DoH tenders for new Consumer Experience Report contractor ahead of star ratings in December 2022

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One of the Government’s key aged care reforms is one step closer with the Federal Department of Health tendering for a contractor to undertake Consumer Experience Interviews (CEIs).

Introduced in 2017 by the former regulator, the Australian Aged Care Quality Agency (AACQA) to capture the consumer experience of quality of care, Consumer Experience Reports recorded the experiences of at least 10% of residents during aged care audits, gathering data on issues such as food and safety.

But they were abandoned in December 2019 ahead of the creation of the new regulator, the Aged Care Quality and Safety Commission (ACQSC).

Now the Department is on the hunt for a contractor (or consortia) to restart the program, with the interviews to be conducted across all aged care homes starting from January 2022 ahead of new star ratings for residential care by December 2022.

2,000 interviews a month

The tender states that the contractor will be required to interview 18,500 residents – 10% of residents – either face-to-face or online over nine months between January and October 2022.

That’s around 2,000 interviews a month – which would require at least 10 full-time people to conduct.

This initial consumer experience reporting will feed into the star ratings for residential care by the end of the year after they were recommended by the Royal Commission to help consumers compare the performance of providers.

But do the Consumer Experience Reports (CERs) offer a true picture of ‘quality’ – and will the ratings work?

Royal Commission recommended 20% sample

Like the previous program, CEI participants – or their family representatives – will be selected at random to take part, with the successful tendered required to include a representative sample from special needs group such as people from diverse backgrounds.

In a 80-bed facility, that is just eight residents – or their family members – whose experience may be positive or negative.

The Royal Commission had recommended at least 20% of residents be interviewed to provide a more accurate picture.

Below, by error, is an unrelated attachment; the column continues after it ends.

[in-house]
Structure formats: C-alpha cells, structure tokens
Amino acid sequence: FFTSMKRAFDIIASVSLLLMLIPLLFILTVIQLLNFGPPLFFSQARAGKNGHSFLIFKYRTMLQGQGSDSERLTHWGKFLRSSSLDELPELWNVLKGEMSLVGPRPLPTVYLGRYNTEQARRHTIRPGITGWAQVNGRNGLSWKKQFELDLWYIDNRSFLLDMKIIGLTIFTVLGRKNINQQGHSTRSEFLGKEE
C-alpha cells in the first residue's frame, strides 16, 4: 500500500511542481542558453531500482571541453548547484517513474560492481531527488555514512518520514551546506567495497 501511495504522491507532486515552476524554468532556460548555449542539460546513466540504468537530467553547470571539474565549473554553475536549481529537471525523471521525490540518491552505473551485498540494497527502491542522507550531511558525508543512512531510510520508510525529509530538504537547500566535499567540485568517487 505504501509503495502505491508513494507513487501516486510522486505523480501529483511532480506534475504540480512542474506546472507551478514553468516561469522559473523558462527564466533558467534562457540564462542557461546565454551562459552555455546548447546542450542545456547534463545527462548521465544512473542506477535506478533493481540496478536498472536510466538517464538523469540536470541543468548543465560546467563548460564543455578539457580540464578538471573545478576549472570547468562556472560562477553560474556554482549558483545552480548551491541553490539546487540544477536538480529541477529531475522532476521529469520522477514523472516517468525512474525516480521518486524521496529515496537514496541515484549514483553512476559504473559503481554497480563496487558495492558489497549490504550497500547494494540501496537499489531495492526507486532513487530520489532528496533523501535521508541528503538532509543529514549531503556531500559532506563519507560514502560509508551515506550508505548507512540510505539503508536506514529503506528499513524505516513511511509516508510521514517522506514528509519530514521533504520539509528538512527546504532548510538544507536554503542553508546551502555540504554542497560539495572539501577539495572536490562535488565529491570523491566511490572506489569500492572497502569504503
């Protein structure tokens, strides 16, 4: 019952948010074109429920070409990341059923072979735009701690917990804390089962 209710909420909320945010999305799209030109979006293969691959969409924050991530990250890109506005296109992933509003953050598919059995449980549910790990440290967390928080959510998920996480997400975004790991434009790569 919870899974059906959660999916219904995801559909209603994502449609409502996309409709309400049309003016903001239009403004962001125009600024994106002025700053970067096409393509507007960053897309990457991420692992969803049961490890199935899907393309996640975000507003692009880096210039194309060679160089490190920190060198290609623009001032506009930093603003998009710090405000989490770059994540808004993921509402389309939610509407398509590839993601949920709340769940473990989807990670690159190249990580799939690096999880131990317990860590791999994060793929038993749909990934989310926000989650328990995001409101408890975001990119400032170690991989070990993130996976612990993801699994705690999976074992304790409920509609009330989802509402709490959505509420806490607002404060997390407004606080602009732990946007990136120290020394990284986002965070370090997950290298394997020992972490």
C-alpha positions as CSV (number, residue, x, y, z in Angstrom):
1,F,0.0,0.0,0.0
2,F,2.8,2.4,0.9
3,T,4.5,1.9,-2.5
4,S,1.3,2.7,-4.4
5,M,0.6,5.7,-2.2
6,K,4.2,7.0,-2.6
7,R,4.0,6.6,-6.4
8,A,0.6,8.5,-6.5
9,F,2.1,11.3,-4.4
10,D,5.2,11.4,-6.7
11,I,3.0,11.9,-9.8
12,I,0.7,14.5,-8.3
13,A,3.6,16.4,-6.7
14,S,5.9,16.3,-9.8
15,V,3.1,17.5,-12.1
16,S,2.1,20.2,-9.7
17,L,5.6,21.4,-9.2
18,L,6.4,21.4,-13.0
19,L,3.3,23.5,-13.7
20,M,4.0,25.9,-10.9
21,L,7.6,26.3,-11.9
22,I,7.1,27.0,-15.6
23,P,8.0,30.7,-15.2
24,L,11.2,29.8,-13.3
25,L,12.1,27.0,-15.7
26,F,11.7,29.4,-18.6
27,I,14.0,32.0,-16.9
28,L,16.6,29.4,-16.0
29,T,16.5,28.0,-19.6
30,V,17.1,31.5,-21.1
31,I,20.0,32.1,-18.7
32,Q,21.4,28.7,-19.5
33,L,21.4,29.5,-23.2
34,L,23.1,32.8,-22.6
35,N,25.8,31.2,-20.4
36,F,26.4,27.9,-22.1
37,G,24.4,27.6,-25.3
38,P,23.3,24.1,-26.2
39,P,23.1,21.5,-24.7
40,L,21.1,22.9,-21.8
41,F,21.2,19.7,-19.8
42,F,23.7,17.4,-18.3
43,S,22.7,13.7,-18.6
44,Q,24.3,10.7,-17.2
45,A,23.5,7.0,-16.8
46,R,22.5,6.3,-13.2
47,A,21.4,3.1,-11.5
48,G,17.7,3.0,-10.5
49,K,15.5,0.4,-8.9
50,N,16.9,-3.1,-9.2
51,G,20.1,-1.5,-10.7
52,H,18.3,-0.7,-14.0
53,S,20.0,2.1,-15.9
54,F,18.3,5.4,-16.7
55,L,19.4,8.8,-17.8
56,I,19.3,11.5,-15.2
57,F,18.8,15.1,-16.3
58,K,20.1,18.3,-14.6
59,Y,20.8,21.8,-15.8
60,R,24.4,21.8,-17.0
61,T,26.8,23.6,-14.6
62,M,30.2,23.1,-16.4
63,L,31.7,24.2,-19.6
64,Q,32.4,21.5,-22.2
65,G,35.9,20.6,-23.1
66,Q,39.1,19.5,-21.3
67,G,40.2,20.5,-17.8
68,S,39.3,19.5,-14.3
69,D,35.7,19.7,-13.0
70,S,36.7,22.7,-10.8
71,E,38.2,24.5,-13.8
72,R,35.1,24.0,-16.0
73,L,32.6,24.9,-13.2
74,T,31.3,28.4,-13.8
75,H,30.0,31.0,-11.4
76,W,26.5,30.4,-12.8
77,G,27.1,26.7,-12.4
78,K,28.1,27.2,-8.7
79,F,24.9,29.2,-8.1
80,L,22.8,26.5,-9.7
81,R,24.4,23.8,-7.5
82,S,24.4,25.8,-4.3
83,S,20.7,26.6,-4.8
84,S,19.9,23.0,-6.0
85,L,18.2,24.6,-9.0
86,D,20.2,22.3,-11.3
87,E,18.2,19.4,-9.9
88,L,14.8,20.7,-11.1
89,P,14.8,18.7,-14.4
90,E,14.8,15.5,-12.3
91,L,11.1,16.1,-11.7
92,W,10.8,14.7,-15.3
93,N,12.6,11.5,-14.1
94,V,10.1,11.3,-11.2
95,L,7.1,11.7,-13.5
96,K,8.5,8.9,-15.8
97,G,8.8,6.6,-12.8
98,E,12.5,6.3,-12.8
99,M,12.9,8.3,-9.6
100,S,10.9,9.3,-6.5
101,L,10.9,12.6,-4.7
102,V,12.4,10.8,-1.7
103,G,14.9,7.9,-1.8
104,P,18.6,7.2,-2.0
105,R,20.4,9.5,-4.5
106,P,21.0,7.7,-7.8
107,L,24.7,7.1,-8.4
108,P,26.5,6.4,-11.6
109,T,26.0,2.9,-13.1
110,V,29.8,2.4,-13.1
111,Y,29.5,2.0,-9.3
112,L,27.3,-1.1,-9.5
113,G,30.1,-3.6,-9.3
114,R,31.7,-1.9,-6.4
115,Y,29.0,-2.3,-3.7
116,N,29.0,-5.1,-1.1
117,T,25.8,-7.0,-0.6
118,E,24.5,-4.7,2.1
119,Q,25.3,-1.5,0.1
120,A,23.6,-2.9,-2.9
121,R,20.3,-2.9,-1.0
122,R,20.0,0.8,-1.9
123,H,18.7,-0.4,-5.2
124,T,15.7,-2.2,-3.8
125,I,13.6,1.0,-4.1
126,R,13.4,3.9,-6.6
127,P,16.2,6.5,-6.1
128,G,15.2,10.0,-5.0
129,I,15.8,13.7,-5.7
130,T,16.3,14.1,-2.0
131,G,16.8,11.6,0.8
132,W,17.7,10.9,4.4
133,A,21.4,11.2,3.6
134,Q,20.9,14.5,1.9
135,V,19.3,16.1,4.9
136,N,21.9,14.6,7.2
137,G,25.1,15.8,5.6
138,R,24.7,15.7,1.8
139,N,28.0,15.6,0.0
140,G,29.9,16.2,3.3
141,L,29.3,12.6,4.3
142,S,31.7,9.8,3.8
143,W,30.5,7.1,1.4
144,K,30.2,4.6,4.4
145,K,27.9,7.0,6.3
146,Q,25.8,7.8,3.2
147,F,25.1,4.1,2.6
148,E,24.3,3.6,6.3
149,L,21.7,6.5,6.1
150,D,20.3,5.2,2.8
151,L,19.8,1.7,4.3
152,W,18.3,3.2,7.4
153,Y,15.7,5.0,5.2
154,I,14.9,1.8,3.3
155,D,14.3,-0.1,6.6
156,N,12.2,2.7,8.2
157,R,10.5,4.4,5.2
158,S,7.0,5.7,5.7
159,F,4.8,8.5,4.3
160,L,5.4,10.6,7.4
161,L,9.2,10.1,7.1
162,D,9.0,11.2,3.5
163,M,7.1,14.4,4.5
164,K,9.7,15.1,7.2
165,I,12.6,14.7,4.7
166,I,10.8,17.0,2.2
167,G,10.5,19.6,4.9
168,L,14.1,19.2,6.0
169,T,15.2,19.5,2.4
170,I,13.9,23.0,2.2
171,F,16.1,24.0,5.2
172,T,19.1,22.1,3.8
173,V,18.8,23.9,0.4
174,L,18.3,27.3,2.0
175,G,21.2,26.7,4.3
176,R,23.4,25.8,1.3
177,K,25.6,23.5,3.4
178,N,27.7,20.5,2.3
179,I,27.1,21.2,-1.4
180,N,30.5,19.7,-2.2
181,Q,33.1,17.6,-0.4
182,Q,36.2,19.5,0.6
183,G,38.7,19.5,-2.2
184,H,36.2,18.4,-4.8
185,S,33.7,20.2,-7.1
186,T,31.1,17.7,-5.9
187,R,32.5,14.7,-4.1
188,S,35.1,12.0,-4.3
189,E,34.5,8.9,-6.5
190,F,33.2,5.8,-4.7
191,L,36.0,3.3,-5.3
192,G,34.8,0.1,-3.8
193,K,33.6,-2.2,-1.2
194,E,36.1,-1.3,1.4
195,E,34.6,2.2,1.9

No timeframe for ratings rollover

The tender also doesn’t reveal whether new CEIs will be conducted in 2023 – does the star rating then stay in place for one or even two years?

“Specifications of the Star Ratings, including the frequency of Consumer Experience data refresh, are currently being defined by the Department, with assistance from a University of Queensland led consortium with the Aged Care Industry IT Council and PricewaterhouseCoopers (the Consortium),” a DoH spokesperson told us.

“The Consortium’s work will include a process of research, consultation, concept design and user testing, due to conclude in early 2022.”

Overseas experience of star ratings mixed

There is also a question mark over star ratings as a system to judge ‘quality’.

Star ratings were recommended in the 2017 Carnell Paterson report which pointed towards England’s Care Quality Commission (CQC) system.

Established in 2004, it has had a bumpy road. The rating system was re-introduced in 2014 and now rates each home against five questions: is it safe, is it effective, is it responsive, it is caring and is it well led? This results in four ratings: outstanding, good, requires improvement, or inadequate – which could be seen as simplistic.

US ratings systems blamed for COVID-19 deaths

The US experience has also been mixed.

The US Government website’s Nursing Home Compare has been the subject of controversy since its Five-Star Quality Rating System was introduced in 2008.

In 2018, providers were accused of ‘gaming the system’ after a study found that higher-rated facilities had higher rates of preventable hospitalisations because they were ‘cherry-picking’ higher-acuity residents.

During the first COVID-19 wave last year, a New York Times investigation found the star rating systems contributed to the high number of deaths among aged care residents because much of the data supplied to authorities was inaccurate with results being tweaked to make homes appear cleaner and safer.

There is no doubt that consumers and families need a better way to compare homes.

But a star rating system is just one piece of the ‘quality’ puzzle.

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